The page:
Solutions: The Key to Connecting With People

When you are out at a networking event or meeting new people how do you answer the question: “What do you do?” If you are like most people you begin to dust off your elevator pitch in an attempt to dazzle and wow the questioner. Unfortunately your efforts to impress people with your “standard” elevator pitch is often the very reason why you do not connect. Eric Tsai’s “Creating the unforgettable elevator pitch” is a fantastic strategy that will improve your ability to connect and create business relationships.

Are you a Macro or Micro?

Most people when presenting their case for others to connect with them regurgitate two types of answers to the question: “What do you do?”

Micro: a micro pitch  describes a person’s daily tasks, the mechanics of their job or business

Macro: a macro pitch describes the industry a person works within

Using either the Micro or Macro pitch is a mistake because, in most cases, neither pitch provides solutions to the problem(s) the person asking you what you do really wants to hear.

How can you help people?

The way to connect with people when they ask the question “What do you do?” is to “focus in on how you help people- specifically, the problem(s) that you solve.” As Tasai states “The ugly truth is nobody really cares about what you do; it’s about how you do it.”

Conclusion

If you and your business provide solutions to the problems your targeted prospect is experiencing in their business, you should use your  pitch to describe those solution(s). By being succinct and direct with your answer, you will begin to connect and create a curiosity in your prospective networking partner.

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5 Steps To Discovering Your Value Give Away For Networking Success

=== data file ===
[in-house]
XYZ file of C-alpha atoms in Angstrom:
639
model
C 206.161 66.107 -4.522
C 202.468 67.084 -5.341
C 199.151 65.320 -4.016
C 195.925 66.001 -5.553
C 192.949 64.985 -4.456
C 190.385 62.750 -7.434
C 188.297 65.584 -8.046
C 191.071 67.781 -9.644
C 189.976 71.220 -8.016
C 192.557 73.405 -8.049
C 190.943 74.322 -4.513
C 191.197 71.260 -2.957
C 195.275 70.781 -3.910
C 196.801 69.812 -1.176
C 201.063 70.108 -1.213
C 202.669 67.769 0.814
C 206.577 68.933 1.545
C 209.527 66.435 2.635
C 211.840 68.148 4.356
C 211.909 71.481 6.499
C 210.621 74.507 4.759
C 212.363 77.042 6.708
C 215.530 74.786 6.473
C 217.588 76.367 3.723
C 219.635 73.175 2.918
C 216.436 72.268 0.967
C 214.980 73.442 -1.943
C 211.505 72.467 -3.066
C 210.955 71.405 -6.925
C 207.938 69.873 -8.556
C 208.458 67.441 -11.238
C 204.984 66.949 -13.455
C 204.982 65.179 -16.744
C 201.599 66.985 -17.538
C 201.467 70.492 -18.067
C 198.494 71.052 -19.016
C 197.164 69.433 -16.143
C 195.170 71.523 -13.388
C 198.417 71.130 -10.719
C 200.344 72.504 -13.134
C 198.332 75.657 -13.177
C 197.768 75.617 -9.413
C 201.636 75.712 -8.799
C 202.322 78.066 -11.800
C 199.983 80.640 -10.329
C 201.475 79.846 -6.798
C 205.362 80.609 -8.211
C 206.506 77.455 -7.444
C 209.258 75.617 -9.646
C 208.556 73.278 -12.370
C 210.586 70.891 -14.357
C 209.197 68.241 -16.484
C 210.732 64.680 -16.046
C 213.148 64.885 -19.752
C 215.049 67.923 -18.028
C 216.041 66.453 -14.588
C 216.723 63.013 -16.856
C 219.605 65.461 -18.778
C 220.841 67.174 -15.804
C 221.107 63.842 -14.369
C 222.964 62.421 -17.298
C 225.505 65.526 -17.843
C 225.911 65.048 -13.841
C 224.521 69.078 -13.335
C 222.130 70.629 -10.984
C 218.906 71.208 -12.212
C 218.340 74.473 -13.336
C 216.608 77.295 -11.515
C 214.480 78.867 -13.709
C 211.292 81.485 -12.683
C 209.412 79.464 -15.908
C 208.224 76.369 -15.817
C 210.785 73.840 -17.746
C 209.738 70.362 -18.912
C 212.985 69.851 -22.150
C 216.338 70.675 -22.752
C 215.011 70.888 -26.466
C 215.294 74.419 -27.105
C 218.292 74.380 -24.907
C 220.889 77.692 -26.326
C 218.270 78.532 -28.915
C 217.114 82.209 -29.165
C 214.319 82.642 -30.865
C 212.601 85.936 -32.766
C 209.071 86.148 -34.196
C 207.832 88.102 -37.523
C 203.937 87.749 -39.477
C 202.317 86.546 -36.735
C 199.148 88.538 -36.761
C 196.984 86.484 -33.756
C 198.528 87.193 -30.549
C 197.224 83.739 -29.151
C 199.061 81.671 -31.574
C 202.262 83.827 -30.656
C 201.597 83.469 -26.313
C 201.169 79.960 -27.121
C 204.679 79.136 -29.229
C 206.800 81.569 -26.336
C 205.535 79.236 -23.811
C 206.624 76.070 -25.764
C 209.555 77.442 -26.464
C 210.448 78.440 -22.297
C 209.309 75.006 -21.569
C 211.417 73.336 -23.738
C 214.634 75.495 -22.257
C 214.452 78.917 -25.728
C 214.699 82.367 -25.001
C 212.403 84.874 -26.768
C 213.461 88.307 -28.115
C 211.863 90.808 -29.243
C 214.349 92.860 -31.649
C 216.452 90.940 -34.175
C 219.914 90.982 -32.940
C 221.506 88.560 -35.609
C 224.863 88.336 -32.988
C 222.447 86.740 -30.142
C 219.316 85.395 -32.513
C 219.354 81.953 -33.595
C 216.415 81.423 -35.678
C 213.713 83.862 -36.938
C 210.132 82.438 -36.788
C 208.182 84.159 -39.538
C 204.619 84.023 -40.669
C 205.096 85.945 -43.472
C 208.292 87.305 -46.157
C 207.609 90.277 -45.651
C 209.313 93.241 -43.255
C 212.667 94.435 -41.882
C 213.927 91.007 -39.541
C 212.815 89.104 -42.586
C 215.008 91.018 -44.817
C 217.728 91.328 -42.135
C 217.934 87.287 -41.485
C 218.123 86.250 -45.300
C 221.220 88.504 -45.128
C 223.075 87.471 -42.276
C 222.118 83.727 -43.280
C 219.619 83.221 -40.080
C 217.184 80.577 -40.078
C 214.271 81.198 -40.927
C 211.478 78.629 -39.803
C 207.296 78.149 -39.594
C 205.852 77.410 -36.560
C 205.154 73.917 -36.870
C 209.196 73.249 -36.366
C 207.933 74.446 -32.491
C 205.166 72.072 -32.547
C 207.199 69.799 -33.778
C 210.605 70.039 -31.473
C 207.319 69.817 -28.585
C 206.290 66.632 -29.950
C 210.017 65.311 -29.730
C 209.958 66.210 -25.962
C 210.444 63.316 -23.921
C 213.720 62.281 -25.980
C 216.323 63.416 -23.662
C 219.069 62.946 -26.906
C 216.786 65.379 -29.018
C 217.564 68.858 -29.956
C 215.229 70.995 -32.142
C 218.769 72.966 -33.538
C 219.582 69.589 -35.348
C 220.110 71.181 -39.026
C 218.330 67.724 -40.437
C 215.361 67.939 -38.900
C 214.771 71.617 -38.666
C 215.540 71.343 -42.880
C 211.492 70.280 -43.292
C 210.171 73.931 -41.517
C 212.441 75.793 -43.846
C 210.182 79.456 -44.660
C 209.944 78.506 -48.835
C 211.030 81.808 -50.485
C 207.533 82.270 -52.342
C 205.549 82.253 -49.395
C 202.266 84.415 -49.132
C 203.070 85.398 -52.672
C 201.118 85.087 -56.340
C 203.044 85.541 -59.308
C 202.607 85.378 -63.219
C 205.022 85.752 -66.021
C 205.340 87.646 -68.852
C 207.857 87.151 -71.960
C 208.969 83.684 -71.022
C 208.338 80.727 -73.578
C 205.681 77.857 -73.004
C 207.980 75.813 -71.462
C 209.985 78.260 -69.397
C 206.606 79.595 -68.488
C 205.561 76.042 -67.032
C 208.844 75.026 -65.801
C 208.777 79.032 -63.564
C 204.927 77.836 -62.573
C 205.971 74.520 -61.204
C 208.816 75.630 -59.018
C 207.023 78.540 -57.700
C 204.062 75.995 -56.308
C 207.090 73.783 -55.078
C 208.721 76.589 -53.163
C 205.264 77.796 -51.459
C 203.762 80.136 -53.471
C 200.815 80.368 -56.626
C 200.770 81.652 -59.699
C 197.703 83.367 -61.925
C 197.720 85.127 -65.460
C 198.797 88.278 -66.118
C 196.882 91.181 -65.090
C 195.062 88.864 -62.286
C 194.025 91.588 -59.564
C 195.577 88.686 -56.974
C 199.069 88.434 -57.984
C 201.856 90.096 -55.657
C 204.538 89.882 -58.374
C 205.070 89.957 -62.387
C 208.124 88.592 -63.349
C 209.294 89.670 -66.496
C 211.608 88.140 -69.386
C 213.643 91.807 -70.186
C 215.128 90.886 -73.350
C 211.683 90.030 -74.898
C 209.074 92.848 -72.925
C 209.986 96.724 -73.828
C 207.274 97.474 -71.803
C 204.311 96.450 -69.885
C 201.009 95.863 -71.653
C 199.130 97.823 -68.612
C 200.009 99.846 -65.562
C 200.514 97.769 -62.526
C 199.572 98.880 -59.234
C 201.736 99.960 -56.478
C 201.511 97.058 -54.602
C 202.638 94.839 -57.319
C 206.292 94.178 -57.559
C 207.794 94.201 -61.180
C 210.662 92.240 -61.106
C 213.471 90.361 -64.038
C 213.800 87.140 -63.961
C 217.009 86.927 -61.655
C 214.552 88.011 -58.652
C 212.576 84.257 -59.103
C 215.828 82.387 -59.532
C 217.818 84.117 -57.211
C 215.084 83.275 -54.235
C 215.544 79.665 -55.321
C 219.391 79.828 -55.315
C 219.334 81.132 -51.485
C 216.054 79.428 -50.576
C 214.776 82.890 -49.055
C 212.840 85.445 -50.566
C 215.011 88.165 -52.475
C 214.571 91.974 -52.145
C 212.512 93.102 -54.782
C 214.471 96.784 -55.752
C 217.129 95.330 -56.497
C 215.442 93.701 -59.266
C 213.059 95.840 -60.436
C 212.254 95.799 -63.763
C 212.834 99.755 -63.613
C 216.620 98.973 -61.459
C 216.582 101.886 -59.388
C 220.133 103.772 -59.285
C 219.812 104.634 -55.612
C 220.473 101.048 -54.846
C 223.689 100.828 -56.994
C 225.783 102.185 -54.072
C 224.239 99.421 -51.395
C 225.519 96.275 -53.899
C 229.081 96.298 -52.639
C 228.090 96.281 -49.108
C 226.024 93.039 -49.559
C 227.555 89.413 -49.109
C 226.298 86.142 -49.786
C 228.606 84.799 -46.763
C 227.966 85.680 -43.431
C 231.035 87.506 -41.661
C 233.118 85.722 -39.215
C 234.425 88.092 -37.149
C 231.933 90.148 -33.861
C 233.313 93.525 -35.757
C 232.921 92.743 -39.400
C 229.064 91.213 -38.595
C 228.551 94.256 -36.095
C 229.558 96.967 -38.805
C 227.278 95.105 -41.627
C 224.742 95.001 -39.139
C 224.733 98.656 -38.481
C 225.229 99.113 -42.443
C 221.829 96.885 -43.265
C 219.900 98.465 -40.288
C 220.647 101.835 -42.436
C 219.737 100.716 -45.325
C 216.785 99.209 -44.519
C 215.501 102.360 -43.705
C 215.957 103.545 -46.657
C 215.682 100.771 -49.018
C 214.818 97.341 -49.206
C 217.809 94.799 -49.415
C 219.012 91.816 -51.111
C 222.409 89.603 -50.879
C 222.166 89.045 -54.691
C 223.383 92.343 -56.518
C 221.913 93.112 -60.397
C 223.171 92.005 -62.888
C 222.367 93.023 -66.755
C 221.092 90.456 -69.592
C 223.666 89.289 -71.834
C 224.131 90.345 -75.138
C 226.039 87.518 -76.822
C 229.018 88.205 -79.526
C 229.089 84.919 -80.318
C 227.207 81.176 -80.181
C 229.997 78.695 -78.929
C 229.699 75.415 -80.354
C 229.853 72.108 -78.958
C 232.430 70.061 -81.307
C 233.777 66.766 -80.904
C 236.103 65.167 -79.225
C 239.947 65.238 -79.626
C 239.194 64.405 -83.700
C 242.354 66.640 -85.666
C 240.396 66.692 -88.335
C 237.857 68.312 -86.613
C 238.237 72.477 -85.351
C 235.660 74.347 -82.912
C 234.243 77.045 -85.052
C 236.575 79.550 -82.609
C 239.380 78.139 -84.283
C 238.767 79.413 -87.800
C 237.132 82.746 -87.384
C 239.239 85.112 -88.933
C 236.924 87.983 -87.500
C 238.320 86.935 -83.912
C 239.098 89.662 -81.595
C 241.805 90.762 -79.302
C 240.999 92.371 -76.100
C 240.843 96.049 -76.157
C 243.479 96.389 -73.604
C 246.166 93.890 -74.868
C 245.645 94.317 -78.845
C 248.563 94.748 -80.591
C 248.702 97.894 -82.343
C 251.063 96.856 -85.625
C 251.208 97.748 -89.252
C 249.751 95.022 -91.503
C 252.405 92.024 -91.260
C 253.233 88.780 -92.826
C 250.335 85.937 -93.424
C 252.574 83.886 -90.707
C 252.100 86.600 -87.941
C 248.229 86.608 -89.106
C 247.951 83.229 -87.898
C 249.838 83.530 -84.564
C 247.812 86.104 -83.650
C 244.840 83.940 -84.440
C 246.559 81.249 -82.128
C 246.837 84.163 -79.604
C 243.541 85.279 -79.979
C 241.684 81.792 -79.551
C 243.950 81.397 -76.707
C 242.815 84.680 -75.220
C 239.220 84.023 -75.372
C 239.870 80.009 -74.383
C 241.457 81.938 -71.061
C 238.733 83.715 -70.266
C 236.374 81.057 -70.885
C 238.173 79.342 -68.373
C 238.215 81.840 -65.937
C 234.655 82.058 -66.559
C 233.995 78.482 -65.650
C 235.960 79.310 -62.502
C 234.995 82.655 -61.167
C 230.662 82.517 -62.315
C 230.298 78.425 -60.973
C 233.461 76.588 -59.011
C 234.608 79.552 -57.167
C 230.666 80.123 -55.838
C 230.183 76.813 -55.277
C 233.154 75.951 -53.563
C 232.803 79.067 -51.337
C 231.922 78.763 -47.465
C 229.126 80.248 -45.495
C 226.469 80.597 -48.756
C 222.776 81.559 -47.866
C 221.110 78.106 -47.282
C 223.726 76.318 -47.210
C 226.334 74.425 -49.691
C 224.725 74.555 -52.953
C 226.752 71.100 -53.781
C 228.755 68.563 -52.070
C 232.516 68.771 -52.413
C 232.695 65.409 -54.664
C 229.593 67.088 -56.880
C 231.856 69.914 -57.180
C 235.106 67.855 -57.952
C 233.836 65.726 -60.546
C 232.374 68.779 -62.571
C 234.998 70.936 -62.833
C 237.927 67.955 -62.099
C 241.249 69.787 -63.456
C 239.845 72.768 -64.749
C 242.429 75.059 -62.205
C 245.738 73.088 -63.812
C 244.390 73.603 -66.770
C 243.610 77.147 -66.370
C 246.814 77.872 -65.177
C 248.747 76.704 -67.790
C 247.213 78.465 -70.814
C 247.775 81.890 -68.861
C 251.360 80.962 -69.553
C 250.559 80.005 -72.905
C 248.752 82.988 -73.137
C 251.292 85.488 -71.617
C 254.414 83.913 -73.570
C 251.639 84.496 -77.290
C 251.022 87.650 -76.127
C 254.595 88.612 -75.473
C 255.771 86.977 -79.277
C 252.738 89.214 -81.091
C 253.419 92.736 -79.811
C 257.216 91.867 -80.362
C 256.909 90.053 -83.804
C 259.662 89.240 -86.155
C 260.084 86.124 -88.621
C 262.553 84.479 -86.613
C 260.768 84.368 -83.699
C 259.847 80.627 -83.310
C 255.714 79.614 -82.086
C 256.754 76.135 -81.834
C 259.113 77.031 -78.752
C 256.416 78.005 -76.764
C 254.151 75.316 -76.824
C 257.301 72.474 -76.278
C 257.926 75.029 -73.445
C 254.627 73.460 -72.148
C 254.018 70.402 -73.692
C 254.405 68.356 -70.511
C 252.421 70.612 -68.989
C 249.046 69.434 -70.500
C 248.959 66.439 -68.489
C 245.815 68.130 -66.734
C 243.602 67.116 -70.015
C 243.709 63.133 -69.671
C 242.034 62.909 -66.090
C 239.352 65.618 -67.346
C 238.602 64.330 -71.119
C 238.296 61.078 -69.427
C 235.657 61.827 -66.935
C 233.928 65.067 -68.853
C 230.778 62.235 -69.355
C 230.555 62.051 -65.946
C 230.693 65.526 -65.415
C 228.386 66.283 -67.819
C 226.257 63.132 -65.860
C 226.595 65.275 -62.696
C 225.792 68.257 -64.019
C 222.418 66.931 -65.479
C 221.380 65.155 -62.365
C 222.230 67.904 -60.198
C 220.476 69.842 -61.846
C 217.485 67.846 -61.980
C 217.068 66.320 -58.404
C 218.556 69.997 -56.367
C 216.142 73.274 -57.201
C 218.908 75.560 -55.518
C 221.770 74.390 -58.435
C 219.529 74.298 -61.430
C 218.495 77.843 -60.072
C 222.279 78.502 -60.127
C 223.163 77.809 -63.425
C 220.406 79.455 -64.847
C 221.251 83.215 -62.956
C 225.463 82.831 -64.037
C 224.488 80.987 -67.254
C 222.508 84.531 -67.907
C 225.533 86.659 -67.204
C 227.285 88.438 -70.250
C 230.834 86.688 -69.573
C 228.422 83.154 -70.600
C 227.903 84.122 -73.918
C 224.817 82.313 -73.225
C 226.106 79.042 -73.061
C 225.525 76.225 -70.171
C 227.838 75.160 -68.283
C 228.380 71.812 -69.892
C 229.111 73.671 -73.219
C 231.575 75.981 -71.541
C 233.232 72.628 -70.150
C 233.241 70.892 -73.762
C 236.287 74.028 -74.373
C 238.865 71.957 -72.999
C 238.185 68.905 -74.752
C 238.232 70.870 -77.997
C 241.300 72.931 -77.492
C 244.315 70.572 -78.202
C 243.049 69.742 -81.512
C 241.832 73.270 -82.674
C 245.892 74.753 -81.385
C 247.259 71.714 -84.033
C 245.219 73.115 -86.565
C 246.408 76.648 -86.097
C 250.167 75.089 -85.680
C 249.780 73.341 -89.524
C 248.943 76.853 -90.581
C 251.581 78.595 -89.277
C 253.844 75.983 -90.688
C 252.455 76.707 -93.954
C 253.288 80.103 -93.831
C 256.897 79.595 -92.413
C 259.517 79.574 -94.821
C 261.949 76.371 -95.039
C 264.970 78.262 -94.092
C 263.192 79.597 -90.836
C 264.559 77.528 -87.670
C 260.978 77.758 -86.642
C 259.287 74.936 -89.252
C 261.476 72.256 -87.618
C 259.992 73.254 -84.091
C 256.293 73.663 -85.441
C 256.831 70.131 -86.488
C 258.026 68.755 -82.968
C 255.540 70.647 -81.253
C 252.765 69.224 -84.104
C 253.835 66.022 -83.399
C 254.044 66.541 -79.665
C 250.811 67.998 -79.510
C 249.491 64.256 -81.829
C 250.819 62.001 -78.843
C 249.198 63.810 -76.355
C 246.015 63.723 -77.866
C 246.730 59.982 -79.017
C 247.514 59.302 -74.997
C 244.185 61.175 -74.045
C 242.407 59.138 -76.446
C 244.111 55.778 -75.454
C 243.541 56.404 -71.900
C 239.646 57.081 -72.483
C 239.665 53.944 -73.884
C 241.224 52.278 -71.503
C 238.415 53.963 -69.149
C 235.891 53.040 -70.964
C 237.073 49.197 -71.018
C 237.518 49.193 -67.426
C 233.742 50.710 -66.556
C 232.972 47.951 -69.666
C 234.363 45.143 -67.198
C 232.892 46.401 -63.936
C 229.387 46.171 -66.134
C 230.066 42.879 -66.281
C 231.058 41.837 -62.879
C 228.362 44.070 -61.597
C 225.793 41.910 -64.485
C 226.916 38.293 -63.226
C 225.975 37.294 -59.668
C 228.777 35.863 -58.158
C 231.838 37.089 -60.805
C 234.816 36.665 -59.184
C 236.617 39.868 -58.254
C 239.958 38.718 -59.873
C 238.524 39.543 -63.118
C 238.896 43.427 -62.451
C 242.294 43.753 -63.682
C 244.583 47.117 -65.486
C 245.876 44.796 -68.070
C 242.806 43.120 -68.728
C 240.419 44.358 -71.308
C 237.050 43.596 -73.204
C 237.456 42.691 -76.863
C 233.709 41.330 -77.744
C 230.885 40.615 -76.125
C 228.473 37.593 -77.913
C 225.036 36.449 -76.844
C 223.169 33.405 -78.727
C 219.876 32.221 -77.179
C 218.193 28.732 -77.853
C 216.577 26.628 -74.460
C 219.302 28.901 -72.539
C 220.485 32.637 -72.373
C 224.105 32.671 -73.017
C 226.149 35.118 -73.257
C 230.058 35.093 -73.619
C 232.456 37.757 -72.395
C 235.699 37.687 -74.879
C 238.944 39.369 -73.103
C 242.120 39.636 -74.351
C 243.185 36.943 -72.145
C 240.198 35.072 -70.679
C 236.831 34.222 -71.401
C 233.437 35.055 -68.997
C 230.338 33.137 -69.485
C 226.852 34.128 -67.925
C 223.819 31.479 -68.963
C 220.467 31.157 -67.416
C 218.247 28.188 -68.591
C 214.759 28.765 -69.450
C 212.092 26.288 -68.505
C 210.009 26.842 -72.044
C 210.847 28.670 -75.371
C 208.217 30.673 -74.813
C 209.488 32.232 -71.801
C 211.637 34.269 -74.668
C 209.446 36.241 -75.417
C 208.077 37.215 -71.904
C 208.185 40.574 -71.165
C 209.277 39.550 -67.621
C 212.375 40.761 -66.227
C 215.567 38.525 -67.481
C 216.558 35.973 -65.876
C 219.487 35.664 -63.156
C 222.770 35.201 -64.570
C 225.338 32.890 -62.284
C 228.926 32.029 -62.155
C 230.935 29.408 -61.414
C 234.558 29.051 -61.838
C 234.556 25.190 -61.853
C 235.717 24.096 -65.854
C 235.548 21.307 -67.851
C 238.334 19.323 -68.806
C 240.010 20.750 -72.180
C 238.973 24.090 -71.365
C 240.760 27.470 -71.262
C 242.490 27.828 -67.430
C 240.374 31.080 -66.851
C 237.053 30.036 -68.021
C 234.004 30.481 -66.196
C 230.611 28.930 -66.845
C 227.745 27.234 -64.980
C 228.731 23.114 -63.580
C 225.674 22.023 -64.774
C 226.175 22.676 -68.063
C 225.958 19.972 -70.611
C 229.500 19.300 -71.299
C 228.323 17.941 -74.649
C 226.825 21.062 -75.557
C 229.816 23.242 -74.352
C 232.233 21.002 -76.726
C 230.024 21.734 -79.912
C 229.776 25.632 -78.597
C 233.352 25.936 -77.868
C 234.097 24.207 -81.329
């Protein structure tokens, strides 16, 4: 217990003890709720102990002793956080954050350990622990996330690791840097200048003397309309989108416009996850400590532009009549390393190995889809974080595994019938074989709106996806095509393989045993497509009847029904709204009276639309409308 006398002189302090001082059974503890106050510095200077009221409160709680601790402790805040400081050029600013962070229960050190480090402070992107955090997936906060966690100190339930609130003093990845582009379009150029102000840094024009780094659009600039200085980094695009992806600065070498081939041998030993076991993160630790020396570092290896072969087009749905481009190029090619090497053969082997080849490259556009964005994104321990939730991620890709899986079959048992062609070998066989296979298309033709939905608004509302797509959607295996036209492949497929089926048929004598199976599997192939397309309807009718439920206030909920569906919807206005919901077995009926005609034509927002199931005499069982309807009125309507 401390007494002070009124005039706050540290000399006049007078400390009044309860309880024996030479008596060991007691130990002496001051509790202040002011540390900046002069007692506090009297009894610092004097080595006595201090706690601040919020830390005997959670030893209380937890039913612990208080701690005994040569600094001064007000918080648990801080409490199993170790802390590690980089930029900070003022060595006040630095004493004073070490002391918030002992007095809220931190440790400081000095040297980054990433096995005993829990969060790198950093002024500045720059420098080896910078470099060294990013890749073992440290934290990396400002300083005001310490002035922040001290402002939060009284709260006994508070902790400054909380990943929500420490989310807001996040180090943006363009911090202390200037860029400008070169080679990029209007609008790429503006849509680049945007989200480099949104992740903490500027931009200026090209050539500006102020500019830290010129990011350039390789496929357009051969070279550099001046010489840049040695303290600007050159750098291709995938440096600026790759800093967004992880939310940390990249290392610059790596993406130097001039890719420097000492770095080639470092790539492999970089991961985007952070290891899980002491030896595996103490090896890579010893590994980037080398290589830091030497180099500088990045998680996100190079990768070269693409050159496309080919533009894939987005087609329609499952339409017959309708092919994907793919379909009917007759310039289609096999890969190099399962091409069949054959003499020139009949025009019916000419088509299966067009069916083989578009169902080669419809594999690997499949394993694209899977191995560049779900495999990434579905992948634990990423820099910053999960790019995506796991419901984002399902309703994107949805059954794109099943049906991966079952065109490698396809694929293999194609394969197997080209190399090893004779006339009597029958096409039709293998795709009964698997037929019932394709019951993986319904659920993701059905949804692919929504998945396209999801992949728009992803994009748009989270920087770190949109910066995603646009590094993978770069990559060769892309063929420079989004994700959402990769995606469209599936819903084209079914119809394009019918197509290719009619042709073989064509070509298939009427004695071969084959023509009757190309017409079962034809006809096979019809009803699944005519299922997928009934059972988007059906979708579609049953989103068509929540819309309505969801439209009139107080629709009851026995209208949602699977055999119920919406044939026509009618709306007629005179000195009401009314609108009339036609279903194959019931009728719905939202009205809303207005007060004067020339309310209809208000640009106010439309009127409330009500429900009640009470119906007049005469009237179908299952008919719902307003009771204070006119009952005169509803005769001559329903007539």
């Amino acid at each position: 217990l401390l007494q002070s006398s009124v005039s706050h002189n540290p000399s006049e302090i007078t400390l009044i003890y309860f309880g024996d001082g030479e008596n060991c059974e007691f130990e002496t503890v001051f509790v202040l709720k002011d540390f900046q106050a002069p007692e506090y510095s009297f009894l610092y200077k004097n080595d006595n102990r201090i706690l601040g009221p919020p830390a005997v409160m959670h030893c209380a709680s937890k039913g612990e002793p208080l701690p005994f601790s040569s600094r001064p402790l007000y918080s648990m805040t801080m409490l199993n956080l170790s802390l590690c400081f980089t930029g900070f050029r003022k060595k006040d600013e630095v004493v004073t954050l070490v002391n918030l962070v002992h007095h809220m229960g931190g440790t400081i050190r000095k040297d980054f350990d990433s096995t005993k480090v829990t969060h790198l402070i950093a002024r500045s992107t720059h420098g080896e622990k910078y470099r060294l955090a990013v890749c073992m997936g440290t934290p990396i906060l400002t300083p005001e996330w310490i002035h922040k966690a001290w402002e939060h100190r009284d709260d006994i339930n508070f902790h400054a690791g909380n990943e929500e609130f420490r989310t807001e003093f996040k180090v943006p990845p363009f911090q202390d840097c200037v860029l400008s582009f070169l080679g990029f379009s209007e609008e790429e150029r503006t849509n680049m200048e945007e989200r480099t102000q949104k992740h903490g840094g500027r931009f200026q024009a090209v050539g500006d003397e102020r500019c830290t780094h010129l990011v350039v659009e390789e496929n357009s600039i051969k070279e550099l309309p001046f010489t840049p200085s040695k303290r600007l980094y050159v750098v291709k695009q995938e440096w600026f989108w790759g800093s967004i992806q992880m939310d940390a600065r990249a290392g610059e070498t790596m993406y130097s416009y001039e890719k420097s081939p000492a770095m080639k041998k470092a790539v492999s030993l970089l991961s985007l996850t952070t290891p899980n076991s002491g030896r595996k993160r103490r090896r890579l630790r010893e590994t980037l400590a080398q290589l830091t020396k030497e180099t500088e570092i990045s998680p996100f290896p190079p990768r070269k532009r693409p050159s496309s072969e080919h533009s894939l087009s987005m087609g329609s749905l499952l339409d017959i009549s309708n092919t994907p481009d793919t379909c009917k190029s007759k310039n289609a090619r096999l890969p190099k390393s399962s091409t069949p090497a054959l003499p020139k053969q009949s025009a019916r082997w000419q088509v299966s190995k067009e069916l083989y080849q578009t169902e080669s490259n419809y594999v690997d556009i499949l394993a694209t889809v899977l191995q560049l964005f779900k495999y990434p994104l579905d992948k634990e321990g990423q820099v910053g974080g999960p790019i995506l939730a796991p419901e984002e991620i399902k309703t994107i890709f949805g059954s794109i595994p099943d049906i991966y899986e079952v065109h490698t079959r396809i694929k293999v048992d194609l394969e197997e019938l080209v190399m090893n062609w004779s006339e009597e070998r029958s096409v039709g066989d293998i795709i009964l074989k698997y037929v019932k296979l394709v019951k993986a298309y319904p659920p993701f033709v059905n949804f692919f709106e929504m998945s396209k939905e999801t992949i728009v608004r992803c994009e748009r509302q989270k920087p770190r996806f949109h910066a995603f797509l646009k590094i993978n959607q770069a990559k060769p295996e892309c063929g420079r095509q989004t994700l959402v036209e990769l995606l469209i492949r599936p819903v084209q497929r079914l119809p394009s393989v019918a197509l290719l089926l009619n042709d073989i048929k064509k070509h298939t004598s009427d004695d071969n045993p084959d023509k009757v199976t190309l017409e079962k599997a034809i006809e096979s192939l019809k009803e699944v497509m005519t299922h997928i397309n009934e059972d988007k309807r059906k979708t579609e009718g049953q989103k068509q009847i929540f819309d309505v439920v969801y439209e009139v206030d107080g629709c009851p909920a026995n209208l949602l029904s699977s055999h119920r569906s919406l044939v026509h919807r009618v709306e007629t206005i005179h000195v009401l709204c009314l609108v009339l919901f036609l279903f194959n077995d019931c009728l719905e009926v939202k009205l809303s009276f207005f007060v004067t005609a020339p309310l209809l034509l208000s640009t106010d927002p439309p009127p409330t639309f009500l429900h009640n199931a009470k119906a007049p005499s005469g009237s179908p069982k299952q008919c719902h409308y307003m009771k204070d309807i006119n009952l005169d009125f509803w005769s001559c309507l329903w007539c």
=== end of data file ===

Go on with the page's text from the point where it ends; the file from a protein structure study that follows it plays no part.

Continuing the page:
Hard sales tactics adopted and utilized by most people in their strategies to network online and in the real world fall decidedly flat in an effort to create business relationships that lead to referral business. The 30 second elevator pitch, the blatant sales pitch, the product and services feature-benefit dump, a lack of listening skills, and the “work the room” mentality are giving way to a new much more effective strategy: giving value. Below is an example of the “work the room” business card treasure hunt modeled after a bad speed dating session seen on “Sex and the City.”

Before you can give away something that others value, give it often, give it continuously, and give it without asking for anything in return, you must first understand how to identify what you have to offer. The following should help you get started in identifying your value to others:

5 Tips To Finding Your Value “Give”

1. Make a List of Your Accomplishments: don’t be shy in this exercise. Give a full list with details

2. Make a List of Your Contacts of Influence: prioritize this list by who you know best and who KNOWs you

3. List Your Skill Sets: again do not be shy. Provide everything that is important to building your career

4. From the First Three Lists: analyze and choose what you believe to be the most valuable things you can give to your potential networking partners

5. Create a Plan on How To Deliver: will you utilize a blog or begin a public speaking platform to help benefit your potential networking partners? Identify all of the channels in which you can deliver your value